A power of attorney is an important estate planning document and can be an essential tool in ensuring that an individual’s wishes are carried out should he or she become mentally or physically incapacitated. A power of attorney is a standardized legal document that allows an individual, known as the principal, to designate a representative, known as the agent, to make financial decisions on their behalf if they become incapacitated or unable to act on their own behalf. A power of attorney specifies how much power an agent will have and can be created with limited powers, broad powers and can become effective upon the occurring of an event. Many individuals assume that regardless of whether it is limited or broad that the document will contain the same language and provisions. However, more often than not, this presumption is incorrect and may lead to issues in the future.
A durable power of attorney gives an agent essentially the same powers as the principal. The term “durable” means that the power of attorney will still be effective even if the individual becomes incapacitated or subsequently disabled. A power of attorney goes into effect as soon as it is signed and notarized. The principal may specify that the agent cannot use the power of attorney unless he or she becomes incapacitated or unable to act for themselves. However, if this stipulation is not specified, the power of attorney may be able to utilize his or her power prior to those circumstances.
Some individuals seek to establish a power of attorney that is effective upon a triggering event, such as incapacitation. However, there are several unforeseen issues that may arise if this type of power of attorney is created. One issue that may arise is that the agent may need to show an affidavit that states that the triggering event has occurred prior to them utilizing the power of attorney. Another issue that may arise is that regardless of the law stating that the agent can make financial on behalf of the principal with the affidavit, banks and other institutions may be hesitant to grant the agent his or her power under this type of power of attorney.
Many individuals believe that by establishing a power of attorney his or her agent has broad gifting power. Usually, when someone establishes a statutory power of attorney that is not the case or, in some instances, it will not allow an agent to make a gift in excess of $14,000 per person, per year. When a power of attorney does not include a statutory gift, rider authorizing major gifting power, it may result in an agent being unable to transfer assets. This may result in the Principal being unable to transfer funds to be eligible for Medicaid or to receive reductions in estate tax. Furthermore, a broadly drafted power of attorney with language permitting an agent to create a revocable or irrevocable trust on behalf of the creator can save a tremendous amount of money in the future, whether it is for estate planning or long-term care planning purposes.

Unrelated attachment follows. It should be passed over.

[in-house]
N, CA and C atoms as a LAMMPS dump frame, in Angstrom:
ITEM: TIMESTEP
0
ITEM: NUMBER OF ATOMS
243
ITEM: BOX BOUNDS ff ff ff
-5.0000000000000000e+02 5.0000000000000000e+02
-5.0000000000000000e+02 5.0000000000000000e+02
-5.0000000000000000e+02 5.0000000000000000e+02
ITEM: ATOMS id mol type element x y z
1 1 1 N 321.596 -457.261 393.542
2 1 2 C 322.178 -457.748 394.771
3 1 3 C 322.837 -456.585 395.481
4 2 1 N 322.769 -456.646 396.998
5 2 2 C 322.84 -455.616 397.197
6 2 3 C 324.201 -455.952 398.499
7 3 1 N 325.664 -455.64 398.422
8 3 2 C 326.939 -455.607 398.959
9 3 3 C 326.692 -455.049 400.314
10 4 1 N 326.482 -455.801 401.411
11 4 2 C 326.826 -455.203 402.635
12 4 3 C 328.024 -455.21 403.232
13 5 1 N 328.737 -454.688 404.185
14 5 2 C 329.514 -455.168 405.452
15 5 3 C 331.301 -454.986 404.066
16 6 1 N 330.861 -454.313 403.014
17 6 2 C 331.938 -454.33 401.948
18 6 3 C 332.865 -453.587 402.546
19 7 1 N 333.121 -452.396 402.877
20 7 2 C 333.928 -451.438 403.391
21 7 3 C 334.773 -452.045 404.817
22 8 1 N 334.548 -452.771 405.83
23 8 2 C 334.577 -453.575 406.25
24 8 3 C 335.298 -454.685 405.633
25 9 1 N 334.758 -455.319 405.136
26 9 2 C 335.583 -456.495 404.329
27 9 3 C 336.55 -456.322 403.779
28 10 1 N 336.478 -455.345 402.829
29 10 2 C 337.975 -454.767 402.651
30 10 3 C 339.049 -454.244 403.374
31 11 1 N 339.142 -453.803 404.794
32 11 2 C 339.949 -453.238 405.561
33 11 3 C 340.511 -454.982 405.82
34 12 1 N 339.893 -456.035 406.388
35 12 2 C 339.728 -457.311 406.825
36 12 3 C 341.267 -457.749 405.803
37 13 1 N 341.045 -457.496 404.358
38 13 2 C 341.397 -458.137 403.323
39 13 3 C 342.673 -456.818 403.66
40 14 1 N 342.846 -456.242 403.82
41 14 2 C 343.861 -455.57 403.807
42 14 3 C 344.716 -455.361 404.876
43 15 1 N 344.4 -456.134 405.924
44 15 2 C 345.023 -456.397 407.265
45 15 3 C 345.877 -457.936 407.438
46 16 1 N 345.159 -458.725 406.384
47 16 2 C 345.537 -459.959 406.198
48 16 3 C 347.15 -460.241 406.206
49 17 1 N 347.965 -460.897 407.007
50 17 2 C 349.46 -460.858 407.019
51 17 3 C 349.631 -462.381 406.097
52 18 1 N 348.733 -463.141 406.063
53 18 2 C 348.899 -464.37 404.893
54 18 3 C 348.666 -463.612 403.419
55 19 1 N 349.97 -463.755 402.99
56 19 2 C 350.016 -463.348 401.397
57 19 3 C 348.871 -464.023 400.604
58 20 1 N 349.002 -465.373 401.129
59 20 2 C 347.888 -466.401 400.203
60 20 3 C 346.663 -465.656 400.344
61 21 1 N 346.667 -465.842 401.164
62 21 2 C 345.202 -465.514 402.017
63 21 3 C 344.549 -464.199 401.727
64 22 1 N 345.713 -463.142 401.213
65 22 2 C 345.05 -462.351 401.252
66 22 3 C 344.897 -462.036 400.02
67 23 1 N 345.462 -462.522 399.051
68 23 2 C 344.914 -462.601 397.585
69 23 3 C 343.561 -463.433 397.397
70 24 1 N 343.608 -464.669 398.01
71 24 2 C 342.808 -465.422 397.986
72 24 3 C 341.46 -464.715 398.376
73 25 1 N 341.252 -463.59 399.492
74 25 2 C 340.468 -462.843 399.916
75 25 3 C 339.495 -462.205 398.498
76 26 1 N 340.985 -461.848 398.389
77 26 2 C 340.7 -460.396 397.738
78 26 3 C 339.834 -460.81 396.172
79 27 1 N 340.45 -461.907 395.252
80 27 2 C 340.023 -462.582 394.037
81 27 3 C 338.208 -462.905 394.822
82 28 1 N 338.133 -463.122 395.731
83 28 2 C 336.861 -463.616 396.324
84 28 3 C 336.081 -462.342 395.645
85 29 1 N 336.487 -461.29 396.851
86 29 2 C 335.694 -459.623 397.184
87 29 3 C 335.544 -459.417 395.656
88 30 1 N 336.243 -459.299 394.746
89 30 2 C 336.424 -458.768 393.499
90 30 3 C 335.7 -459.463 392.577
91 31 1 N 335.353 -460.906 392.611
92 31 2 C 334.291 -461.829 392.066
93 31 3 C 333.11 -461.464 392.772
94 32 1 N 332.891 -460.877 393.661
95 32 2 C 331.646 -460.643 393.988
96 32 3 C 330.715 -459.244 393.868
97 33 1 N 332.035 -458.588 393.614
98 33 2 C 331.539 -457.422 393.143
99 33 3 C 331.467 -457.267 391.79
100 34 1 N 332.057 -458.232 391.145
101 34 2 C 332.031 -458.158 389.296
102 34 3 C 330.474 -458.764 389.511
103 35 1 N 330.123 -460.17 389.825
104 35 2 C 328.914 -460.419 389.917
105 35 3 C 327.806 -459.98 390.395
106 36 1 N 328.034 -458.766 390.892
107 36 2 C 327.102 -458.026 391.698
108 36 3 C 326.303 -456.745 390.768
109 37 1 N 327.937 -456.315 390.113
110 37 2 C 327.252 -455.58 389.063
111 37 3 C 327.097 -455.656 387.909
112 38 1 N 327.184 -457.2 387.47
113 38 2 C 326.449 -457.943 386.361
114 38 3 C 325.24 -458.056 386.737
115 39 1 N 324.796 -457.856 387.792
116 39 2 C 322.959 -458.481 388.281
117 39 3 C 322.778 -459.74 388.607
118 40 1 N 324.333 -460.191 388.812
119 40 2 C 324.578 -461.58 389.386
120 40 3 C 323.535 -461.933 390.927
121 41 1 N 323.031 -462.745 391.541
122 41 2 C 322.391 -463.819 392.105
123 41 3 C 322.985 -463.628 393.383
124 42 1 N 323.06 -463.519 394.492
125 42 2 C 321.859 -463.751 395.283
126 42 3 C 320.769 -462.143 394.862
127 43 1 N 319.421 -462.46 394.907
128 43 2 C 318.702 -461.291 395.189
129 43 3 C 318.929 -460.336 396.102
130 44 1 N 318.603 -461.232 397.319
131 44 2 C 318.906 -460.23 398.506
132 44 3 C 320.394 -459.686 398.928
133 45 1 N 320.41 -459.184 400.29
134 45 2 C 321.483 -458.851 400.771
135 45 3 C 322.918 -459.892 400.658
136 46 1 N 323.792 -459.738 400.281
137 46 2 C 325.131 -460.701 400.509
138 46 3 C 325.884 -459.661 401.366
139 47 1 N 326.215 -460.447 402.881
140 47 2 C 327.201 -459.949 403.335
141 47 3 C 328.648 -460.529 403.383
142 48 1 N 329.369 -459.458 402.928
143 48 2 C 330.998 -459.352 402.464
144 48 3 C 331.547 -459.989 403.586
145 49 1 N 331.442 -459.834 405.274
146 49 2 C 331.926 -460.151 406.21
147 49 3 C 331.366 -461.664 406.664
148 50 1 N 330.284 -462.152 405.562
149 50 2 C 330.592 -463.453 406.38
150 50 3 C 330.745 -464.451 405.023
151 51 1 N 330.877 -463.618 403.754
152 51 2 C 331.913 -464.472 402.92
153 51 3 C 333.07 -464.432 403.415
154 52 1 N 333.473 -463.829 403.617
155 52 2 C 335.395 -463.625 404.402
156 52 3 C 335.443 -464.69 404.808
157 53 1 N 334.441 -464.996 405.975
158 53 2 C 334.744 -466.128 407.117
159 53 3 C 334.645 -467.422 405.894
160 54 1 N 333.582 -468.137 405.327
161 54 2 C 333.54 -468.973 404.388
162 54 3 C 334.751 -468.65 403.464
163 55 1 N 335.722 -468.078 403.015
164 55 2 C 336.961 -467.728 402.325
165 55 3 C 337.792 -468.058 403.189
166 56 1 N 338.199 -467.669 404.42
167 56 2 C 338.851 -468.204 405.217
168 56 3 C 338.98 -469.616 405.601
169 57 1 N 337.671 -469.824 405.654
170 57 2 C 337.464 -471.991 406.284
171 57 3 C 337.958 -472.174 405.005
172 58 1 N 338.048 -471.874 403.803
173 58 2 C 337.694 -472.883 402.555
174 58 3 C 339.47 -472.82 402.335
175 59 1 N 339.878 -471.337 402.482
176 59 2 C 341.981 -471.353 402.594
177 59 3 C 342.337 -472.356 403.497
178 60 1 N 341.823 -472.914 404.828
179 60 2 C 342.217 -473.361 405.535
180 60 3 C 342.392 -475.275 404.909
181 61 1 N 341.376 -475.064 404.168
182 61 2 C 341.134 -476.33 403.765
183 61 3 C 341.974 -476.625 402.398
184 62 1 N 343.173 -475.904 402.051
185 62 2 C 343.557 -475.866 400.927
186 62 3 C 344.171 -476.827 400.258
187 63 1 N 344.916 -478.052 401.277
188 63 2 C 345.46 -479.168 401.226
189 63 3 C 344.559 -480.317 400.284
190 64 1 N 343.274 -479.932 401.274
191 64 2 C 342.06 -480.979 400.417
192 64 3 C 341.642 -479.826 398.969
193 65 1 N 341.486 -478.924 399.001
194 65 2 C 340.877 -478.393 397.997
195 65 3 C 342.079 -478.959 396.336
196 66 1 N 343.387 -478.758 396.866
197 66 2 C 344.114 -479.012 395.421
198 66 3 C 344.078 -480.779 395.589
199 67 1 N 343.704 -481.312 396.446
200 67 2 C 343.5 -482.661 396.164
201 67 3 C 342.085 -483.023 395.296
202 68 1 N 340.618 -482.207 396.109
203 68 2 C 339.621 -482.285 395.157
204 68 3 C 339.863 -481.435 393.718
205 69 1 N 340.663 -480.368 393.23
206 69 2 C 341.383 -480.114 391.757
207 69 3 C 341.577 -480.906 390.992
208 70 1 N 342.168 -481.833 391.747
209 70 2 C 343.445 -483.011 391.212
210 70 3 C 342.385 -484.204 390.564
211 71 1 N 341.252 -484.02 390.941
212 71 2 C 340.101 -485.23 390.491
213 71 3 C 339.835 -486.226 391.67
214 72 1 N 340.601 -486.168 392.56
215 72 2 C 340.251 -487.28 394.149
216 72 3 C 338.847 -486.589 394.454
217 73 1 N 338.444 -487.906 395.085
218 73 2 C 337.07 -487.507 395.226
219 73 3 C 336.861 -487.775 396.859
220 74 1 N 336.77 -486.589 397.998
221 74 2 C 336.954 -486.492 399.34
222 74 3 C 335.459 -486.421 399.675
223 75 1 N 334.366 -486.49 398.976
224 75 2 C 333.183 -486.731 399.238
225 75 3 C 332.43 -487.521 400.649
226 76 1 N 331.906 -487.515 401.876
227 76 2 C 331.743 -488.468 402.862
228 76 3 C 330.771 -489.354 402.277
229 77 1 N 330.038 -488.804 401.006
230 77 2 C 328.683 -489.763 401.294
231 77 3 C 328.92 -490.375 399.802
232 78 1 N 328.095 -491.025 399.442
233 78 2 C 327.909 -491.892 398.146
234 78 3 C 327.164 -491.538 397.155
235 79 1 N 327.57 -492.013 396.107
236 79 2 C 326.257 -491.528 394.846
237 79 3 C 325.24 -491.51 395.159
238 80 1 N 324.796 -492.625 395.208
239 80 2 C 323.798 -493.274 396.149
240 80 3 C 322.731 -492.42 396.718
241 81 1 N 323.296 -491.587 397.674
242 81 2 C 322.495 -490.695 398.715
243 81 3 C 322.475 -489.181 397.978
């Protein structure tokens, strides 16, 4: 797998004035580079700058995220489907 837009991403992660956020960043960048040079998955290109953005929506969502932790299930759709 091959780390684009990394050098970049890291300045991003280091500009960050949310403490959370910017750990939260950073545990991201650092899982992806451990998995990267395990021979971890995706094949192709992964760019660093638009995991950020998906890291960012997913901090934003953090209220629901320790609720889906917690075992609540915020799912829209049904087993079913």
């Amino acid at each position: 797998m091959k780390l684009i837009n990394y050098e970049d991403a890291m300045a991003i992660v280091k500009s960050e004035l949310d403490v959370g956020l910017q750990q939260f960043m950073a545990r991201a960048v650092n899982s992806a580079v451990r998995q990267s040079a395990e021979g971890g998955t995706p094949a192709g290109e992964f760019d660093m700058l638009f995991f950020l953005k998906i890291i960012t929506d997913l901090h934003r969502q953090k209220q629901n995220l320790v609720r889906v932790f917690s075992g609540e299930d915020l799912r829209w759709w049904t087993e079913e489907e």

In New York State, an agent is permitted to gift and transfer assets to themselves and others. However, this is only allowed if the power of attorney clearly states that the agent can do so. This is referred to as a statutory gift rider, also known as a gifting clause. By establishing a power of attorney with a gifting clause, it allows an agent to make gifts or transfer assets for purposes such as long-term care planning or to meet estate and income tax needs.
A common question people ask regarding the establishment of a power of attorney is, will the principal lose control of his or her finances and assets after the legal document is established? The answer is “perhaps”. The principal still has the right to control his or her financial resources and properties. However, with the establishment of a power of attorney, the principal allows the agent access to their finances without permission. For this reason, it is important that individuals choose an agent they trust who will not be dishonest or unscrupulous with the assets.
For individuals seeking to establish a power of attorney, it is important that they consult an experienced estate planning lawyer who will draft the document to meet your current and future needs and wishes. The elder law and estate planning attorneys at Tanya Hobson-Williams, PC are skilled in all aspects of estate planning and are dedicated to representing its clients with diligence and compassion during emotional times. Contact the experienced New York estate planning and elder law attorneys at Tanya Hobson-Williams, PC for a consultation by calling (718) 210-4744 or by filling out our contact form